Apparently the National Security Division at DOJ had a bunch of interns this summer with nothing to do, because this is the only conceivable explanation for the mostly risible “Guidance Regarding Voluntary Disclosures” which the NSD released on October 2. To set the tone for a further discussion of the substance of this Guidance, let’s start with a howler in the Guidance itself. Even if this guidance was written in large part, as it must have been, by eager interns, one would think that a grown-up lawyer would have reviewed this for substance. And, presumably, that grown-up lawyer whose job is to send real people to real jails would understand the laws that he or she is enforcing, right? So how do you explain this statement in the Guidance?
U.S. sanctions regimes and the Department of Commerce’s Export Administration Regulations are currently enforced through IEEPA.
Apparently, no one in the NSD has ever heard of the Trading with the Enemies Act which, as most of this blog’s faithful readers will know, is the statutory basis for the Cuba sanctions and their enforcement.  This is pretty embarrassing mistake about pretty elementary facts.
The thrust of the Guidance is an interagency power grab by which DOJ wants to take away the first responsibility for review of voluntary disclosures from OFAC, DDTC and BIS. The guidance states that voluntary disclosures should be made to the Counterintelligence and Export Section of NSD when the exporter learns that a violation “may have been willful.” Specifically, the Guidance says:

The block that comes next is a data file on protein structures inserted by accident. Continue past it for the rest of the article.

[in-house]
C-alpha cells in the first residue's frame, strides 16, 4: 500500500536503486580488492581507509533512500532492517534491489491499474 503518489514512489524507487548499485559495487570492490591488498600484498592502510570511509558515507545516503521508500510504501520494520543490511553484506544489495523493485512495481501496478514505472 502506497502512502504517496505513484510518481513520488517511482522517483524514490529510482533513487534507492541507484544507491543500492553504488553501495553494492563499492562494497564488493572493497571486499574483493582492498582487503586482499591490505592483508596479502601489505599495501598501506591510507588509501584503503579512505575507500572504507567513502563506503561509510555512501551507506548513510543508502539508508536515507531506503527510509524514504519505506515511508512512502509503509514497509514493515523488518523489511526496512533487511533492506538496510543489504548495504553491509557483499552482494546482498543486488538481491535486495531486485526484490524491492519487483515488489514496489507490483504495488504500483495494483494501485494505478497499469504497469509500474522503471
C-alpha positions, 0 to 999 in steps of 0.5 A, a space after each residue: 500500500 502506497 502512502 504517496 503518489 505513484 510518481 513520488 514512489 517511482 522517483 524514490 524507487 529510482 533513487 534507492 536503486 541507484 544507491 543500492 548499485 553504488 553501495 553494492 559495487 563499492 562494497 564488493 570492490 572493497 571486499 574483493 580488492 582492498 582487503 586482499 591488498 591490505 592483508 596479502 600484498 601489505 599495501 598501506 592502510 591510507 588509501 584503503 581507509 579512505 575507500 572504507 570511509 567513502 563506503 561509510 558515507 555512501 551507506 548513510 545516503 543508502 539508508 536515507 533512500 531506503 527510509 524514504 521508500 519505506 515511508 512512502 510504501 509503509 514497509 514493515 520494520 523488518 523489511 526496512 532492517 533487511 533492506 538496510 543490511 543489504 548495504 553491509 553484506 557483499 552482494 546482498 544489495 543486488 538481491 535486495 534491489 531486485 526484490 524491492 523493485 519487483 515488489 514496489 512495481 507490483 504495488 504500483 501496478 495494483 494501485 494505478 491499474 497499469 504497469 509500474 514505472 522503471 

Ordinarily, when an organization voluntarily self-discloses violations of U.S. export controls and sanctions, it presents its VSD to the appropriate regulatory agency under the procedures set forth in the agency’s regulations. … It is not the purpose of this Guidance to alter that practice. However, as discussed further below, when an organization, including its counsel, becomes aware that the violations may have been willful, it should within a reasonably prompt time also submit a VSD to CES.
Actually the purpose is precisely to alter that practice. Remember that the criminal violations involved are violations of the agency regulations themselves. That gives the relevant agencies, and not the DOJ, the principal expertise in determining if a violation has occurred and if it was willful.
The practice until now has been to disclose violations to the relevant agency or agencies with the understanding that the agencies could, if warranted, refer the matter to the DOJ. Once the referral was made,  the prior agency disclosure and continued cooperation with the DOJ investigation would be the basis for credit by the DOJ. No longer. A separate disclosure to DOJ must be made without regard to an agency referral and, if not, the agency disclosure becomes irrelevant to the exercise of prosecutorial discretion if a subsequent referral occurs.
One of the hypotheticals discussed in the Guidance provides ample reason as to why DOJ, which clearly does not understand many of the basics of export control law, should not be usurping the primary role of OFAC, BIS, and DDTC, in export enforcement. In that hypothetical a foreign subsidiary of a U.S. corporation exports U.S. origin items in violation of BIS regulations. Without any suggestion of U.S. participation, the Guidance suggests that the parent would be offered an NPA by DOJ premised on payment of a criminal fine.